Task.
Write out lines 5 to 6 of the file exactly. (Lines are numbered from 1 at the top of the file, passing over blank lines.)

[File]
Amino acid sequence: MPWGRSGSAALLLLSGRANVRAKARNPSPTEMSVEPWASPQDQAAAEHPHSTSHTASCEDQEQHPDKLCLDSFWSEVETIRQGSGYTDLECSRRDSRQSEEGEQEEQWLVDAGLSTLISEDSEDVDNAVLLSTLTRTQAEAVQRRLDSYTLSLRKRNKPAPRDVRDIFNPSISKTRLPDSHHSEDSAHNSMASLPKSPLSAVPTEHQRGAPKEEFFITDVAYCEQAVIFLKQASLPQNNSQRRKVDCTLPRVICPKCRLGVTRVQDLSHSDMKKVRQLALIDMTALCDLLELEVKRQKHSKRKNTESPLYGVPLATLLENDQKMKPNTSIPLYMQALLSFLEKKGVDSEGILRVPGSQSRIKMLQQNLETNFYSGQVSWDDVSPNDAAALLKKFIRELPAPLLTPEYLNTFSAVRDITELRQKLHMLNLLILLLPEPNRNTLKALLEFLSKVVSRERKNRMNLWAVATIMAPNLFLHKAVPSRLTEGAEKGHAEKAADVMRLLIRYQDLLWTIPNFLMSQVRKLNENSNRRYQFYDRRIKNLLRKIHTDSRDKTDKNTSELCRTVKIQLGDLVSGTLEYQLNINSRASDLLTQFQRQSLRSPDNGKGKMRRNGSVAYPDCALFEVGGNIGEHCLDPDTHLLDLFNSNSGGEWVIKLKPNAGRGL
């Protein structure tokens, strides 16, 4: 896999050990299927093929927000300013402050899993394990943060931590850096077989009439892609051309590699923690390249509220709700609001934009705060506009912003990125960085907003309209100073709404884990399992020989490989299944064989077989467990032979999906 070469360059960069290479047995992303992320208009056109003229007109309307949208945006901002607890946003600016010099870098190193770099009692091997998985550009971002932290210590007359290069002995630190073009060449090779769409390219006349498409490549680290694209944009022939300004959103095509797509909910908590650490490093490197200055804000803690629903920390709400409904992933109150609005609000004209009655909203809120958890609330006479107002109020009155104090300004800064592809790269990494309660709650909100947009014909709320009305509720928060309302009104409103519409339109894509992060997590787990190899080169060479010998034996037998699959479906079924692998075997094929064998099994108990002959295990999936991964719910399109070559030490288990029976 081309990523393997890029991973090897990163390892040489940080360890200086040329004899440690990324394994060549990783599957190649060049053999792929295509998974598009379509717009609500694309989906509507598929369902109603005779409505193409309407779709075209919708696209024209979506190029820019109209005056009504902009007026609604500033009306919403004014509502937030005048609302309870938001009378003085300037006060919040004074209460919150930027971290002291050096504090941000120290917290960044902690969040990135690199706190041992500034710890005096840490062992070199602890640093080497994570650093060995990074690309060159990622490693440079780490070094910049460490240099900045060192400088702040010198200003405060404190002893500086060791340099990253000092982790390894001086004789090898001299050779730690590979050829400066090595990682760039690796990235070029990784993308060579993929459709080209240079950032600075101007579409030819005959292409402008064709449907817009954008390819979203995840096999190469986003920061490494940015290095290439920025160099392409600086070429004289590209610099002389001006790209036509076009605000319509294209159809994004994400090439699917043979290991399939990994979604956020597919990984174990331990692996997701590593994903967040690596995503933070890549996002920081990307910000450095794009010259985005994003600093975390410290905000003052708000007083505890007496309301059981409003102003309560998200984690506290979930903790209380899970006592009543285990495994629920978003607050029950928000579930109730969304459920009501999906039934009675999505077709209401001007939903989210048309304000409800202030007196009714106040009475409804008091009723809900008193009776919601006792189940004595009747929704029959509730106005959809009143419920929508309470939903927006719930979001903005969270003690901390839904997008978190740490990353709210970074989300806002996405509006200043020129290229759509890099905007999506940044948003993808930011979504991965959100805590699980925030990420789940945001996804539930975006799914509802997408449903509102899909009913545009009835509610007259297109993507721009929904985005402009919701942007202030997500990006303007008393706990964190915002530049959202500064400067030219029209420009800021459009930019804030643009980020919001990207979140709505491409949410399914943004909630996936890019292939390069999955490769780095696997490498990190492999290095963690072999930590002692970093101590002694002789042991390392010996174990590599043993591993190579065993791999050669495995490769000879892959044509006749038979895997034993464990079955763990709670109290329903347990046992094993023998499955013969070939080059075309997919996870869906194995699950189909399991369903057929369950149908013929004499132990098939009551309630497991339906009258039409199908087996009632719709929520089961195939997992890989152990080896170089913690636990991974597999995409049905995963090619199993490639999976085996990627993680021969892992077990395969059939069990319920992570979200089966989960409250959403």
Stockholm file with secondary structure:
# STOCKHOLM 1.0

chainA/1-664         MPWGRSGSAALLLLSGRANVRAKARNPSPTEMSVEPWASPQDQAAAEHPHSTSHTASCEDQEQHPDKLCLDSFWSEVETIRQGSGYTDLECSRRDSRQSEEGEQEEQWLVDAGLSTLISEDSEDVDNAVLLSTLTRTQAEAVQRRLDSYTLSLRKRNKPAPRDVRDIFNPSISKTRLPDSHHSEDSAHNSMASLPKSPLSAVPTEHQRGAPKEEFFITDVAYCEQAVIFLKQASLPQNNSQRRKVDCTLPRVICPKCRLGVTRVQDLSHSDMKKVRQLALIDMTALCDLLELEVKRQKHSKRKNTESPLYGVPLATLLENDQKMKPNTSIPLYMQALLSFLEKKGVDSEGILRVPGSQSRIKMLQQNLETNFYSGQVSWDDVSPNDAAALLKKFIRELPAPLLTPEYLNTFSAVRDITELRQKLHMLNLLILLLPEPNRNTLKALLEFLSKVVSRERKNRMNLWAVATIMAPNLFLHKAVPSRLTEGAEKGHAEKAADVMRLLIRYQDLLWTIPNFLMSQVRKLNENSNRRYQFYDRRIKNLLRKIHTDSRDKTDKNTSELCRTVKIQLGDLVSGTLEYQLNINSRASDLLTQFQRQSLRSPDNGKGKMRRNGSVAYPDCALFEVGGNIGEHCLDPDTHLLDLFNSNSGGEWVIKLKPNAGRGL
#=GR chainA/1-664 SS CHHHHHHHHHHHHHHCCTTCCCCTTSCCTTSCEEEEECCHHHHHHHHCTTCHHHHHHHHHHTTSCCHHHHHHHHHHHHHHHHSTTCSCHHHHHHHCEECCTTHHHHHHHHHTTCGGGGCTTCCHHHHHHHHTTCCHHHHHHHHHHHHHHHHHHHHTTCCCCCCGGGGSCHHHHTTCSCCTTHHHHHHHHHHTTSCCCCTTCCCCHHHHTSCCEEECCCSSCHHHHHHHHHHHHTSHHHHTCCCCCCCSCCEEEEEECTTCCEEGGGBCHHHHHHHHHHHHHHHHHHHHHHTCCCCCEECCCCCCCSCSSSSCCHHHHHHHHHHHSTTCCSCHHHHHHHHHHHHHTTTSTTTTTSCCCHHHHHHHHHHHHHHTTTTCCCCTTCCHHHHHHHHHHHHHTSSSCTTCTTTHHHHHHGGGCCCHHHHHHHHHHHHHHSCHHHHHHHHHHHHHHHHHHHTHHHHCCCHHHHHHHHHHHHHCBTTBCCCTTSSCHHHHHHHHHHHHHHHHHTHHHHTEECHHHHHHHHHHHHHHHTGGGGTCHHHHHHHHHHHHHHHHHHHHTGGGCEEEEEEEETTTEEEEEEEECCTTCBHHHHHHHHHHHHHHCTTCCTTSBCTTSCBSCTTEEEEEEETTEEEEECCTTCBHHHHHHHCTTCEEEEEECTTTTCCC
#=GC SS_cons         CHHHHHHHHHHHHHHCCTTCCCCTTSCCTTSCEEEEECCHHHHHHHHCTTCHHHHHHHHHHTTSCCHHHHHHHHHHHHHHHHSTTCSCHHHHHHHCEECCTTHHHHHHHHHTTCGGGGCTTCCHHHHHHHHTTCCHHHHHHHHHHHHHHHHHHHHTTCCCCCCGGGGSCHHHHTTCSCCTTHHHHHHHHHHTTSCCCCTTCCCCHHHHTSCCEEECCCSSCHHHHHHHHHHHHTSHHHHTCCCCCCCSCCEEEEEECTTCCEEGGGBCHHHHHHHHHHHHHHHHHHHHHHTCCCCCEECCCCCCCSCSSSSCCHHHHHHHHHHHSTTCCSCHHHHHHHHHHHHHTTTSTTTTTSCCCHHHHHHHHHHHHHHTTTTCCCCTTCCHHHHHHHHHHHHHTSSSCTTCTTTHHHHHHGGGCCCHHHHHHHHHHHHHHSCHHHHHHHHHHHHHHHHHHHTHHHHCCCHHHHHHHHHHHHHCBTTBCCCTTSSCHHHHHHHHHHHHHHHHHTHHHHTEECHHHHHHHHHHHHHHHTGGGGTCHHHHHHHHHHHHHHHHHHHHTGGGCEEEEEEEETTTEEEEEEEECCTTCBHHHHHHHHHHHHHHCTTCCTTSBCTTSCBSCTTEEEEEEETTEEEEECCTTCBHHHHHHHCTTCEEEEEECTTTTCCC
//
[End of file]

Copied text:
chainA/1-664         MPWGRSGSAALLLLSGRANVRAKARNPSPTEMSVEPWASPQDQAAAEHPHSTSHTASCEDQEQHPDKLCLDSFWSEVETIRQGSGYTDLECSRRDSRQSEEGEQEEQWLVDAGLSTLISEDSEDVDNAVLLSTLTRTQAEAVQRRLDSYTLSLRKRNKPAPRDVRDIFNPSISKTRLPDSHHSEDSAHNSMASLPKSPLSAVPTEHQRGAPKEEFFITDVAYCEQAVIFLKQASLPQNNSQRRKVDCTLPRVICPKCRLGVTRVQDLSHSDMKKVRQLALIDMTALCDLLELEVKRQKHSKRKNTESPLYGVPLATLLENDQKMKPNTSIPLYMQALLSFLEKKGVDSEGILRVPGSQSRIKMLQQNLETNFYSGQVSWDDVSPNDAAALLKKFIRELPAPLLTPEYLNTFSAVRDITELRQKLHMLNLLILLLPEPNRNTLKALLEFLSKVVSRERKNRMNLWAVATIMAPNLFLHKAVPSRLTEGAEKGHAEKAADVMRLLIRYQDLLWTIPNFLMSQVRKLNENSNRRYQFYDRRIKNLLRKIHTDSRDKTDKNTSELCRTVKIQLGDLVSGTLEYQLNINSRASDLLTQFQRQSLRSPDNGKGKMRRNGSVAYPDCALFEVGGNIGEHCLDPDTHLLDLFNSNSGGEWVIKLKPNAGRGL
#=GR chainA/1-664 SS CHHHHHHHHHHHHHHCCTTCCCCTTSCCTTSCEEEEECCHHHHHHHHCTTCHHHHHHHHHHTTSCCHHHHHHHHHHHHHHHHSTTCSCHHHHHHHCEECCTTHHHHHHHHHTTCGGGGCTTCCHHHHHHHHTTCCHHHHHHHHHHHHHHHHHHHHTTCCCCCCGGGGSCHHHHTTCSCCTTHHHHHHHHHHTTSCCCCTTCCCCHHHHTSCCEEECCCSSCHHHHHHHHHHHHTSHHHHTCCCCCCCSCCEEEEEECTTCCEEGGGBCHHHHHHHHHHHHHHHHHHHHHHTCCCCCEECCCCCCCSCSSSSCCHHHHHHHHHHHSTTCCSCHHHHHHHHHHHHHTTTSTTTTTSCCCHHHHHHHHHHHHHHTTTTCCCCTTCCHHHHHHHHHHHHHTSSSCTTCTTTHHHHHHGGGCCCHHHHHHHHHHHHHHSCHHHHHHHHHHHHHHHHHHHTHHHHCCCHHHHHHHHHHHHHCBTTBCCCTTSSCHHHHHHHHHHHHHHHHHTHHHHTEECHHHHHHHHHHHHHHHTGGGGTCHHHHHHHHHHHHHHHHHHHHTGGGCEEEEEEEETTTEEEEEEEECCTTCBHHHHHHHHHHHHHHCTTCCTTSBCTTSCBSCTTEEEEEEETTEEEEECCTTCBHHHHHHHCTTCEEEEEECTTTTCCC